a) 2 people needed.
b) one person move one speaker around the room and the other tells when the sound is best (clearer sound, what you prefer etc). There might be manyu points were it is good, and they should all be marked precisely.
c) after doing b, you take the other speaker and place it to form the triangle wich specifications are explained in the speakers' manual, and mark the point where the sound is best when the 2 speakers are connected.
d) now, you know where the sweet spot is located, and you placeyour mixtable or pc or whatever in this location.
e) yes, it can be a very weird placement but apparently, , it has proved good over the years for many pros.
f) not everybnody has the luxury to place his desk in weird locations in a room, and in such cases, you are back to "fighting against"' the room acoustics (see 1) ) .

that's my two cents because i did not do the above technic, but just removed all acoustic panels and now i sound better. because my speakers are made to use room reflections and are less good in a mat room.
So i beg to disagree with the graphic 'acoustic domine", because eventhough it is scientifically correct, it will never guarantee that your mixes are better than before!

now on the issue of jitter, i don't know, i never sample down from 24bits to 16 bit, but from wav 44.1 / 24 bits to mp3 320 kpbs ;-)
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valis
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Re: Audio Minutiae - by Ethan Winer

Post by valis » Sat Nov 23, 2019 2:09 pm

Thanks spacef, he posted that article on facebook as a repost of the time of the original writing and I had hoped it would get some reads. Appreciate that you're still reading along at least :D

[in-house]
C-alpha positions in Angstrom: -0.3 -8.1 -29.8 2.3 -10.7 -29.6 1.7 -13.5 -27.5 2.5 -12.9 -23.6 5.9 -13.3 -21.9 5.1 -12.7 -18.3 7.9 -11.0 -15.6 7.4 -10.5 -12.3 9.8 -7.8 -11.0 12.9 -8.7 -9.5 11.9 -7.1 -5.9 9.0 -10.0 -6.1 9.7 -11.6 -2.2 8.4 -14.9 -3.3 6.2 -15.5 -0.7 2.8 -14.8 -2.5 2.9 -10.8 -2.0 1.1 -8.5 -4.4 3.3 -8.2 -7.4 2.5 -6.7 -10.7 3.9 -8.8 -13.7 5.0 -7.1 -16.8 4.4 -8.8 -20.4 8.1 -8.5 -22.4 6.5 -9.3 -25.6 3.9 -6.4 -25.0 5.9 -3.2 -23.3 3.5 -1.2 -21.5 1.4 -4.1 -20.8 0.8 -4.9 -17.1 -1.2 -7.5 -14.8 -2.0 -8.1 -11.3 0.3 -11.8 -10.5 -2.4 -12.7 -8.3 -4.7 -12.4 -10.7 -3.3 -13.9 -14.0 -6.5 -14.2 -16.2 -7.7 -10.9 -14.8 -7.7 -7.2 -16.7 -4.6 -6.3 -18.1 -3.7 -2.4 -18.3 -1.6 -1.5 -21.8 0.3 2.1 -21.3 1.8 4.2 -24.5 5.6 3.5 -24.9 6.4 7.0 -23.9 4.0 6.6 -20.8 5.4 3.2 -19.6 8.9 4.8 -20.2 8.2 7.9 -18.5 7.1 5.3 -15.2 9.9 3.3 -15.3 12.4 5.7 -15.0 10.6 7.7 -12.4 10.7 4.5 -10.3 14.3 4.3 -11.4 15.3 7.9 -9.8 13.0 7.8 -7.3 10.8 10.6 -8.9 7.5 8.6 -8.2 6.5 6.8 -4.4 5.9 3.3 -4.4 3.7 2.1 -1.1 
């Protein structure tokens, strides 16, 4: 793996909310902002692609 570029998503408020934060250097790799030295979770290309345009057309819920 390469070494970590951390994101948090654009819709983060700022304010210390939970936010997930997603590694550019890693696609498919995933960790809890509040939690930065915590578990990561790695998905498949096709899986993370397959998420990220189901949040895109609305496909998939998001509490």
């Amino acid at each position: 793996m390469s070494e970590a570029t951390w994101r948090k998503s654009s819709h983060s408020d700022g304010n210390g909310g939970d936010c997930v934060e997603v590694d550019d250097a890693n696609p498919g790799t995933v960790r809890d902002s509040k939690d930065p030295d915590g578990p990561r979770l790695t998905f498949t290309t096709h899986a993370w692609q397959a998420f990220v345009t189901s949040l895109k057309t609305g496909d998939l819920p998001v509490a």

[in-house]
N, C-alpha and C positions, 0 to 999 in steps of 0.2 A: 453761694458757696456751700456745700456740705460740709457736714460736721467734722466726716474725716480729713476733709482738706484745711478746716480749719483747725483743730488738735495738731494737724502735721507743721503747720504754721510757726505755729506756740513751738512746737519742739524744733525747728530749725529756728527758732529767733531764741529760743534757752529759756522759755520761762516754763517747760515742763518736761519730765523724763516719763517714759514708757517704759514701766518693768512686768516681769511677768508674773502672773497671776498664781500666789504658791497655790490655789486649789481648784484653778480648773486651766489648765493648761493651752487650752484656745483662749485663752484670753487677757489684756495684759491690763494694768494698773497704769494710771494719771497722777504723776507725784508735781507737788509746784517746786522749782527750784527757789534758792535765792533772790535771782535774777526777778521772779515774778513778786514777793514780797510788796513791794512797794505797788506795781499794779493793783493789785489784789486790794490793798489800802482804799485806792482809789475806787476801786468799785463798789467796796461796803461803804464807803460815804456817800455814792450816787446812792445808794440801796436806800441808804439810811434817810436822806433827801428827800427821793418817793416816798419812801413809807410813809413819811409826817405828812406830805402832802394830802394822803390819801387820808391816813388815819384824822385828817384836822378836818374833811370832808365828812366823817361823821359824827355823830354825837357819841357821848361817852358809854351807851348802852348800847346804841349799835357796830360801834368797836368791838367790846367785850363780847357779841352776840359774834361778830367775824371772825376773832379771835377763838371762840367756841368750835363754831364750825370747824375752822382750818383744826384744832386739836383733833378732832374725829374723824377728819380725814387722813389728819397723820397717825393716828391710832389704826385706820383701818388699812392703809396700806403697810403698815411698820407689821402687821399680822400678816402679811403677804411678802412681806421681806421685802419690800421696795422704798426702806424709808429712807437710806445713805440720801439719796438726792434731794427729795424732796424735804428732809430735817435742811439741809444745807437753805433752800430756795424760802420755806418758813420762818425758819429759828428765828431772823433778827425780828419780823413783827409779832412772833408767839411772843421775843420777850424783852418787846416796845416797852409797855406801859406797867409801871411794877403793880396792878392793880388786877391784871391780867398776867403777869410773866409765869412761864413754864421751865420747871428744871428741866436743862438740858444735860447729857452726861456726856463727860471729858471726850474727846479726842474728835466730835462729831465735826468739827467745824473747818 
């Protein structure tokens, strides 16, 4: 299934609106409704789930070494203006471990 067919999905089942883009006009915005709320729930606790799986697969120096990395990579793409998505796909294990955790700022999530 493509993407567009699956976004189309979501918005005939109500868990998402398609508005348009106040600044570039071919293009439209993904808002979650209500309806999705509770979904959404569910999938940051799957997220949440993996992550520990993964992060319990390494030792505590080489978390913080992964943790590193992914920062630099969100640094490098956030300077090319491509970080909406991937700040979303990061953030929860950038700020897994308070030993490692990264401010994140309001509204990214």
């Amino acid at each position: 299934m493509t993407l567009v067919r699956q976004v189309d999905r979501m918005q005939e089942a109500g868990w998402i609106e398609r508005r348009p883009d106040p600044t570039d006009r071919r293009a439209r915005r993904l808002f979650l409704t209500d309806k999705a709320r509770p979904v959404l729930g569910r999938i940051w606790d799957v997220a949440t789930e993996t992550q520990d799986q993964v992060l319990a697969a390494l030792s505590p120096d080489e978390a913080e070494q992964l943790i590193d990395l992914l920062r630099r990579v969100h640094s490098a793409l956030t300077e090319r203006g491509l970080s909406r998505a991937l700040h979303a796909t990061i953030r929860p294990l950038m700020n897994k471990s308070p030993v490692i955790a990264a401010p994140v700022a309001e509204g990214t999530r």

I agree about speaker placement, especially with my sub I have found this beneficial. I do this when first entering my new space, and place my desk and then monitors accordingly. With my subwoofer I do this by placing myself at the position I intend the sub to be, and then the sub at the position I intend my chair to be. I then walk around and listen (and clearly I'm much taller, so we can account for this) until I hear the tones I have chosen to loop being as even as possible.

I do my acoustic treatment as more or less the last step of making my rooms. That means my record shelves (which usually covers most of at least 1 wall, quite the diffusion effect there), bookshelves, other gear racks and computer tables are all in place. This of course helps with the aesthetics of placing my treatment, but it also acts AS treatment of sorts. Especially when I had a couch at the back of my studio, that was the best 'bass trap' I've had in here so far.

Also note that my take on studio treatment is to even things out a bit without completely dampening the room, since it's harder to tame below 300hz my take is that overly treating a room makes the top too 'dry' and leaves your low end boomy, thus resuling in mixes that are brittle and undefined on the bottom (at least in my experience).